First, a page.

Tony Gilroy interview

27 years after Tony Gilroy wrote Beirut, it’s finally reaching theaters. Long before his time on the Bourne franchise, directing Michael Clayton and Duplicity, and his work on Rogue One: A Story Wars Story, Gilroy penned a story about Mason Skiles (Jon Hamm), a troubled, grieving, and alcoholic negotiator who returns to Beruit 10 years after a personal tragedy to negotiate the freedom of a CIA agent and former friend.

When Gilroy first wrote the script for Interscope, the thriller garnered the attention of movie stars and drew some controversy, but ultimately, the expensive project went unmade. Four or five years ago, there was new interest in Beirut, so Gilroy spent a week or two revising the script before the director behind Session 9 and Transiberian, Brad Anderson, went to shoot the movie in Morocco.

Gilroy also had the chance to look back on some old writing of his, to see how his writing had changed. It was an experience the writer and director recently told us about in a wide-ranging interview about mistakes young writers make, great dialogue, writing “the best of the best” type of characters, why he doesn’t want to write true stories, and more.

Below, read our Tony Gilroy interview.

Beirut is another one of your stories where a part of the thrill comes from watching a character who’s good at their job. For you, where does that joy come from, watching someone who is really effective at what they do?

I don’t know what the origin of that pleasure is. I don’t know what the attraction is. It might be generational [Laughs]. One of my father’s great credits was The Fastest Gun Alive, but it’s like, “Well, who is he?” “Well, he’s the fastest gun alive.” There’s something about great competence that’s interesting. You probably know I wrote this movie a long, long time ago, and this was really how I learned how to be … I’ve done a lot of journalistic kind of movies where there’s a lot of research, and this was the one that really taught me how to do that in a fundamental way.

If you’re talking about somebody who’s the best bricklayer who ever lived, or the best figure skater who ever lived, or whatever, you get to learn a tremendous amount. That’s part of the job that I really like, but I don’t know. Also, you have to show them doing the thing. I could introduce you in a movie and say, “Oh, my god. This is the greatest getaway driver in the western hemisphere,” and if you say it loud enough and clear enough, all of a sudden, you’re the greatest getaway driver in the western hemisphere, before I even see you in a car. It just works.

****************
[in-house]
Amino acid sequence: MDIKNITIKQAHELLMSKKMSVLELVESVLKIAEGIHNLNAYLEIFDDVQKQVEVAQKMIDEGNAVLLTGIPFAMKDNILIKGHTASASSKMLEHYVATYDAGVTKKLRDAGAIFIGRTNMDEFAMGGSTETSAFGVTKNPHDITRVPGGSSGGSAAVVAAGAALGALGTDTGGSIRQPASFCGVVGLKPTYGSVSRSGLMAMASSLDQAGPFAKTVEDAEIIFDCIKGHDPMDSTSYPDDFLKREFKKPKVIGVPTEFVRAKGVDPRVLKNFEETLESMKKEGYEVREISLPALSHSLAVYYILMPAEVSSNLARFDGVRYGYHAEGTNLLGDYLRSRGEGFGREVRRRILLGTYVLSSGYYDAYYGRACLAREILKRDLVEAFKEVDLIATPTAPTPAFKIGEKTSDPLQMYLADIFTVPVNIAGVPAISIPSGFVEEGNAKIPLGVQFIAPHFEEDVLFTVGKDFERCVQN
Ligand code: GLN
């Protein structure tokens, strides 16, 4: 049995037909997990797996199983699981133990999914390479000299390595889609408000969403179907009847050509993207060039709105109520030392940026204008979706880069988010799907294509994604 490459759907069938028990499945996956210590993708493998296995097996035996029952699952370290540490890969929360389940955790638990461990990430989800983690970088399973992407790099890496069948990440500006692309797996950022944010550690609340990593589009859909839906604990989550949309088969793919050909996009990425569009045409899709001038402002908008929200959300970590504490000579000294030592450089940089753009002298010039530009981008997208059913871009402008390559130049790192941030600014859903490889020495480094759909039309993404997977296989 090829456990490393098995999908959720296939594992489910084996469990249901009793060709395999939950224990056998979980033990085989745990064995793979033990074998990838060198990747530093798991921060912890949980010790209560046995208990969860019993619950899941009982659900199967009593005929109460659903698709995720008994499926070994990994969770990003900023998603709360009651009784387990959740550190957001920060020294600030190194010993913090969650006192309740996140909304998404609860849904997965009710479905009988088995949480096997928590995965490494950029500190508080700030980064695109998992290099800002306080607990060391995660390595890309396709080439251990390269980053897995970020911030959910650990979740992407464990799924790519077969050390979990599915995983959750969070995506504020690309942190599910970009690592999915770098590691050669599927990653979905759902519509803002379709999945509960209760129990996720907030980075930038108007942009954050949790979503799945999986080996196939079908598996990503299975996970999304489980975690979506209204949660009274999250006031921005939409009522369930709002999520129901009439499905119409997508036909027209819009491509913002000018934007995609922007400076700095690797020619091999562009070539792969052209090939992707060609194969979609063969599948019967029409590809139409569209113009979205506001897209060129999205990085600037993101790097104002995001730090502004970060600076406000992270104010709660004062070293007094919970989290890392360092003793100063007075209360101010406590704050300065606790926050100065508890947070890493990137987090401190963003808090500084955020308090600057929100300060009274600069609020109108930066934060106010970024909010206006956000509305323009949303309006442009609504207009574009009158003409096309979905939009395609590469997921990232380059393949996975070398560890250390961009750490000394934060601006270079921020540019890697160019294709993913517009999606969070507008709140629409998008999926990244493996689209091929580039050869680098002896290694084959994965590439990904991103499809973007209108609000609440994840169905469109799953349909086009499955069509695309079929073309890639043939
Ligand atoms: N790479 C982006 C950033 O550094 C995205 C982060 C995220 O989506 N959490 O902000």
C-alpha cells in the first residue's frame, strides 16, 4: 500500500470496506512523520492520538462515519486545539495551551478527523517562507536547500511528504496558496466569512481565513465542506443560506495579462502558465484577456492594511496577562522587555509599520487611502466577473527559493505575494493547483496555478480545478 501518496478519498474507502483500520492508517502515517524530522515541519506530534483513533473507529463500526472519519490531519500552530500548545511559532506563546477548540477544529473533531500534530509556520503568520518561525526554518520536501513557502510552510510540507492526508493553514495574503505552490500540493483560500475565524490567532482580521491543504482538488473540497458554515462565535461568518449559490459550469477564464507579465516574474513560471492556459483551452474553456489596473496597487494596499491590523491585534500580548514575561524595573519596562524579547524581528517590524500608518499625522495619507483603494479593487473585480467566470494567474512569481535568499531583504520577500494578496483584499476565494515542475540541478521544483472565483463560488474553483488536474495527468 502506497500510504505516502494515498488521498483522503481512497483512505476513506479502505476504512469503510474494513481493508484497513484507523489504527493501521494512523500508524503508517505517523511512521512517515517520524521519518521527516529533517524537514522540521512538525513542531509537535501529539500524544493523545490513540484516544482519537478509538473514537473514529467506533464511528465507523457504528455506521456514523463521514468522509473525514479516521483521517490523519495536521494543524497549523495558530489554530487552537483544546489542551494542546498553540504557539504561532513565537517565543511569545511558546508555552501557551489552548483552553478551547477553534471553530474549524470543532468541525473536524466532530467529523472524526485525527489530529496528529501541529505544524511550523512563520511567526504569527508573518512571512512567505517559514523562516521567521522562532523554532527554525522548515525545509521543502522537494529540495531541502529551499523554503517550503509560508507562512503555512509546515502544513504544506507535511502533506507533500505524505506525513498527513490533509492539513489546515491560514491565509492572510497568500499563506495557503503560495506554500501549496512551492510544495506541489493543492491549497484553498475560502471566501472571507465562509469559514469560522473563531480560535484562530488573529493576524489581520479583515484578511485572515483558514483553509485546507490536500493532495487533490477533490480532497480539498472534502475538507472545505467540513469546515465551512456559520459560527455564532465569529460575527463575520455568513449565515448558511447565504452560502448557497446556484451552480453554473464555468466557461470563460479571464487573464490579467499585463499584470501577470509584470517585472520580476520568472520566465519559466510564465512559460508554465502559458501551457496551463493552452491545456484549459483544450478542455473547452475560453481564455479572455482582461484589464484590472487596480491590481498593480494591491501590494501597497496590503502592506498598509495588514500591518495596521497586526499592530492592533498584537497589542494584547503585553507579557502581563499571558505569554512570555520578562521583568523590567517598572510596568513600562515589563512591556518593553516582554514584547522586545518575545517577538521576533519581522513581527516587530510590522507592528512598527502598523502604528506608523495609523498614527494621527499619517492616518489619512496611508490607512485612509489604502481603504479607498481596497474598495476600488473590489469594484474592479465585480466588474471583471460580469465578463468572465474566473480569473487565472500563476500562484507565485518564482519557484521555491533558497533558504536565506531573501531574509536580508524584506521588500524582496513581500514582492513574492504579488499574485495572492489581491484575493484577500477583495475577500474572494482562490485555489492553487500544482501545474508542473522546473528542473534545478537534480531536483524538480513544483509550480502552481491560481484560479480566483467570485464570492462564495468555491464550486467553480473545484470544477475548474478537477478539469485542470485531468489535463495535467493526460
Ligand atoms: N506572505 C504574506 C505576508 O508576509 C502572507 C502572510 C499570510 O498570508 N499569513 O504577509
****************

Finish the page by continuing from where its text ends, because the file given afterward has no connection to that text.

Then there’s the challenge of showing they’re the greatest getaway driver in the world.

You have to prove it. You’ve got to show your work, eventually.

I feel like you we a lot of movies or shows where everyone says so-and-so is such a great writer, but they rarely show you why. 

That never works. That never, ever works. I don’t like movies about writers. Gambling is really hard. They did beat it in Rounders. The trick they found in Rounders really won the day, but my father used to write a lot of gambling scripts. My father was a huge gambler, but he really thought that very few people ever captured it. It’s really tedious in a way. Yeah, it’s like, “Who’s a great writer? Okay, okay. Exciting. Yeah. Write your way over the wall…”

[Laughs] I know you wrote the script for Beirut about 25 years ago, so when the project was revived, what was your initial reaction to reading a 25-year-old script of yours?

I was impressed with the research when I went back and checked all the research and had the benefit the internet at that time. Also, there had been a lot of other journalism and books that had been written about the period of time that had closed down the verdict on a lot of things that were kind open-ended back in 1991. So, I was happy with the scholarship, and I was happy with the plotting and the ambition of it, but it was a little bit easy. There was too much of me in it. When you’re a young writer, a lot of times you can really feel the writer in it, like you’re going for a line, or you’ve got a hook on a scene, and you’re kind of warping a scene so that you look cool.